imageimage From operational point of view, for better housekeeping and to avoid phantom services, i.e. those services with no resource deployment and no longer referenced, do delete a service after removing the last VM. There are also programmatic approach to manage a cloud service using Windows Azure PowerShell cmdlets including those shown on the right. 

Two important artifacts of cloud computing are the so-called Fault Domain and Upgrade Domain. A fault domain is a single point of failure of hardware, while an upgrade domain is a logical grouping where an application is upgraded one upgrade domain at a time. Additional information is available at http://aka.ms/FaultDomain. Both will minimize, if not eliminate, the down time due to hardware outage or application upgrade. When a service are deployed with more than one VM instance, the SLA become effective and Windows Azure IaaS automatically configure fault domains and upgrade domains to ensure no single point of failure and minimize possible downtime. In a Windows Azure PaaS deployment, using service definition (.csdef) file a cloud service deployment can have up to twenty upgrade domains, while if not explicitly specified, a cloud service is defaulted to five upgrade domains.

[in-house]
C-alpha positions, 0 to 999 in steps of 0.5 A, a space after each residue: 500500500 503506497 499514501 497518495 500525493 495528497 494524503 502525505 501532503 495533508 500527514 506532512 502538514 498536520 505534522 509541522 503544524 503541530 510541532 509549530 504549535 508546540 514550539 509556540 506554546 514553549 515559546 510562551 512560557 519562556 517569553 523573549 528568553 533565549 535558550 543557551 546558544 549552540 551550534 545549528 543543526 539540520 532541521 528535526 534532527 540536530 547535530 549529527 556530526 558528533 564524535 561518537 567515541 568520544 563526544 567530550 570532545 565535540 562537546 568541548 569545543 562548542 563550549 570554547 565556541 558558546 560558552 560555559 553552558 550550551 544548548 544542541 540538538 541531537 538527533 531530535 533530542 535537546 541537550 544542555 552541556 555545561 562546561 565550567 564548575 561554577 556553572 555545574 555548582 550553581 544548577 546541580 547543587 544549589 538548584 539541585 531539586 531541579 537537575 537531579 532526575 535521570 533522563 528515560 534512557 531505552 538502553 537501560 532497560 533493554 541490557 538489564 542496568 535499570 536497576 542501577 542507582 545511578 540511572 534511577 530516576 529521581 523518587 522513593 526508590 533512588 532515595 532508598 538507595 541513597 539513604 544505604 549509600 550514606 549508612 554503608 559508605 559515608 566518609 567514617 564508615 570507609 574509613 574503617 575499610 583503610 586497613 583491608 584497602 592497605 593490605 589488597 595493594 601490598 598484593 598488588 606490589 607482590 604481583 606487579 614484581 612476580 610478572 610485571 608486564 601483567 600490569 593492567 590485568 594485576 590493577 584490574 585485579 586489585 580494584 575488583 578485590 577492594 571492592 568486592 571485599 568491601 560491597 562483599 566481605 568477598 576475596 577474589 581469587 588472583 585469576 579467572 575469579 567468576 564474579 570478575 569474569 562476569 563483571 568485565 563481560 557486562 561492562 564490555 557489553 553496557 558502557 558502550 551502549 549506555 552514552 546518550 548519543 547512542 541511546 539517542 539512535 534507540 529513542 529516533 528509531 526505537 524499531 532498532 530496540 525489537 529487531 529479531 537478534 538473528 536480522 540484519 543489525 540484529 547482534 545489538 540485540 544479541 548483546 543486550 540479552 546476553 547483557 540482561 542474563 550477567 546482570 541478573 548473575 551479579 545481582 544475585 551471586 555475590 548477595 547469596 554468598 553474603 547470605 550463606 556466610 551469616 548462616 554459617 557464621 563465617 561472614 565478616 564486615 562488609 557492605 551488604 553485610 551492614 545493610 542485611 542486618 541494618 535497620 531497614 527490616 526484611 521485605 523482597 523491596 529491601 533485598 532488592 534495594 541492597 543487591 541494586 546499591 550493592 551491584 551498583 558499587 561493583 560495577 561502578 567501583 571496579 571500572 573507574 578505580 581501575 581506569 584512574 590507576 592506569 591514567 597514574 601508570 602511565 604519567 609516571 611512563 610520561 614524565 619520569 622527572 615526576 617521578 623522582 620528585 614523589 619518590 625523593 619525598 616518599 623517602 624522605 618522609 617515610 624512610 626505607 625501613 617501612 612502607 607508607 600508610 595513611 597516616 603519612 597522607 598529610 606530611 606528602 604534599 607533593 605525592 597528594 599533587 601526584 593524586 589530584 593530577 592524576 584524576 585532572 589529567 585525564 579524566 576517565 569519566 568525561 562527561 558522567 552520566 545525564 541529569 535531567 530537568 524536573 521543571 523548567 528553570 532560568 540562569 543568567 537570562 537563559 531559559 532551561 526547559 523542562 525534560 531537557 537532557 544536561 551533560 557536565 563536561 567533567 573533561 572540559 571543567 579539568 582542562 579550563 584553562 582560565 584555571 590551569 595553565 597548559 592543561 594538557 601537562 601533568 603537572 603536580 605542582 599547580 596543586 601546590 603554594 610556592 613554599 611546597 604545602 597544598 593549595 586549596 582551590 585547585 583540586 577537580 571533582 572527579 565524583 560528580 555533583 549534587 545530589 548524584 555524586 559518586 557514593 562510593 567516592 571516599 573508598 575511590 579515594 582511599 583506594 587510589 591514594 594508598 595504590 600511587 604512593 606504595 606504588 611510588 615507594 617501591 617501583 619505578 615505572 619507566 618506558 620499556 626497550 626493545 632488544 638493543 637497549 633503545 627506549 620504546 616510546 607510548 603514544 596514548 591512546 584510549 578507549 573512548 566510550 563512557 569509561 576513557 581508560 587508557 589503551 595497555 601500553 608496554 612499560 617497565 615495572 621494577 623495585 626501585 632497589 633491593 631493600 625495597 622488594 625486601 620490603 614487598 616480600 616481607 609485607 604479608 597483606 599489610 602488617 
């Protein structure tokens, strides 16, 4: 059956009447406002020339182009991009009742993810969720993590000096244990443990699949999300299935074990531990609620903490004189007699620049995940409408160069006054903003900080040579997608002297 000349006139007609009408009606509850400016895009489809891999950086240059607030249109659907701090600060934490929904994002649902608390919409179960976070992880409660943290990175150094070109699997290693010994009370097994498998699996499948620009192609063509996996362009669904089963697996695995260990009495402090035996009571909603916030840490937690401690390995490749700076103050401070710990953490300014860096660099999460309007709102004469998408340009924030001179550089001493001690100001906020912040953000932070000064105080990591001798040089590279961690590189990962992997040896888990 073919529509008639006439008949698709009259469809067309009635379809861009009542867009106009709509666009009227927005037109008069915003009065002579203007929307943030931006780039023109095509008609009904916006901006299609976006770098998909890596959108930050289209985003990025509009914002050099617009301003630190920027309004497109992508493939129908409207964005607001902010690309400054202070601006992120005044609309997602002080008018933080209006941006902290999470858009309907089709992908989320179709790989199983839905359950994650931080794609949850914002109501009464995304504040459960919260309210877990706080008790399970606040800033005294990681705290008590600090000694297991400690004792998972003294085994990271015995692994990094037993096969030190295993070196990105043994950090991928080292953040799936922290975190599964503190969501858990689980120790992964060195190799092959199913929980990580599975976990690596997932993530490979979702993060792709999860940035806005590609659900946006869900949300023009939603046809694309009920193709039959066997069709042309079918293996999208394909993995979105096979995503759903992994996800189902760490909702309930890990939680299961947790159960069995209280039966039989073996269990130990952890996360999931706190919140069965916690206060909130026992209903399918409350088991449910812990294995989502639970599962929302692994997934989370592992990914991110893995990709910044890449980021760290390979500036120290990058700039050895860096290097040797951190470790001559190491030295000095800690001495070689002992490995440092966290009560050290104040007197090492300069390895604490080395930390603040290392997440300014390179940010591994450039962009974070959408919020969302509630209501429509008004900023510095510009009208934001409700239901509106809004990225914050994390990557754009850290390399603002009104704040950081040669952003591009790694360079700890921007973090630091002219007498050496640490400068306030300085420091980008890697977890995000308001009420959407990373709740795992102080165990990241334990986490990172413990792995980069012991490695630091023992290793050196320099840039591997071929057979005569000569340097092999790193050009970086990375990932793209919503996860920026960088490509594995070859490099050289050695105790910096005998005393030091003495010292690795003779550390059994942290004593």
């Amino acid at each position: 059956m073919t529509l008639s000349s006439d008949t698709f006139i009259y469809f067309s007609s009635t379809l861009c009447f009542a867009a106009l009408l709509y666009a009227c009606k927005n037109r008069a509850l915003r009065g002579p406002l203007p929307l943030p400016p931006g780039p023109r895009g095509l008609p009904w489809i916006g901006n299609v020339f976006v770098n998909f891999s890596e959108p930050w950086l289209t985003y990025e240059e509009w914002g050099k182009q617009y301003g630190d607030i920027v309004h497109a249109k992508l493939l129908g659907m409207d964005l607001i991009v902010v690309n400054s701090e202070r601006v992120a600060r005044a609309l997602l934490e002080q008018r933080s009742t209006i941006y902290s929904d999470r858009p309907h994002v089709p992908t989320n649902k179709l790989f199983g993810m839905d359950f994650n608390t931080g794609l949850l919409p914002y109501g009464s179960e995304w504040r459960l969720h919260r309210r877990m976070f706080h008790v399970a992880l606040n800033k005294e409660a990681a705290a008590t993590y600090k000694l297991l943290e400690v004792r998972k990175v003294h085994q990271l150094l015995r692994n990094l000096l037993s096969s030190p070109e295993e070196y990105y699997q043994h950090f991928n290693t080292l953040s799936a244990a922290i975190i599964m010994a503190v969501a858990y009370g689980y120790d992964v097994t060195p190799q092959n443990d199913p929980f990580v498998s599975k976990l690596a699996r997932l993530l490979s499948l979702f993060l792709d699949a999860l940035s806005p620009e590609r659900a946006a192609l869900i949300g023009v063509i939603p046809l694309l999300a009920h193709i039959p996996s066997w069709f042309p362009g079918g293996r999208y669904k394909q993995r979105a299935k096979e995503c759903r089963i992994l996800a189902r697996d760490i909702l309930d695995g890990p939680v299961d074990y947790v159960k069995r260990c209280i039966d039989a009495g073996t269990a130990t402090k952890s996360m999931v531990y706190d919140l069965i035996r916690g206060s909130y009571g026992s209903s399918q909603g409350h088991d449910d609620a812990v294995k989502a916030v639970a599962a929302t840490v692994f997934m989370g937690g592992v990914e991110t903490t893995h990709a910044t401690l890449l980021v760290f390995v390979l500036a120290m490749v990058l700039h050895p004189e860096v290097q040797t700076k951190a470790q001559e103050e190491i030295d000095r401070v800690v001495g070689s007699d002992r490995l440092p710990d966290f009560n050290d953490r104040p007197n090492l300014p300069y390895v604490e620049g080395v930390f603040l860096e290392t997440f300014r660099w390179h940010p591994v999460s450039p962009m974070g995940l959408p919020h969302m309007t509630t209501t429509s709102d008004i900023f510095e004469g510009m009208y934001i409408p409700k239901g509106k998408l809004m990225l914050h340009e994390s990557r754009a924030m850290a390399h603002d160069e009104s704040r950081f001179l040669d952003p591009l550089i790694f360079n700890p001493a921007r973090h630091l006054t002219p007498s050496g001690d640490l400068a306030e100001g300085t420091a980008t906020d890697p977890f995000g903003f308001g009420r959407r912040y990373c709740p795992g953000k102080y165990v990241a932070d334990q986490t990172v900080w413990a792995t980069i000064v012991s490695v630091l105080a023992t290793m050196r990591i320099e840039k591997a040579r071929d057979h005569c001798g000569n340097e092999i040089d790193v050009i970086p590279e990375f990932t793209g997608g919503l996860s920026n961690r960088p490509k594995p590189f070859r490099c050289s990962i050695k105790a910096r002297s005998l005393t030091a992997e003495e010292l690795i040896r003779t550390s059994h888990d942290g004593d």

With Affinity Groups, storage accounts, and services in place, the architectural components are in place and it is now to decide which servers goes where and how these components are connected, i.e. design the network topology which brings the process to deploying a virtual network.

Virtual Network

Windows Azure employs a configuration file, NetworkConfig.xml, to define the settings of a virtual network. A Windows Azure virtual network is essentially a customized set of network configurations implemented on demand at a data center of a geo-region explicitly specified or implied by an Affinity group. A virtual network is as the name suggested virtual and this network virtualization is isolated at a subscription level.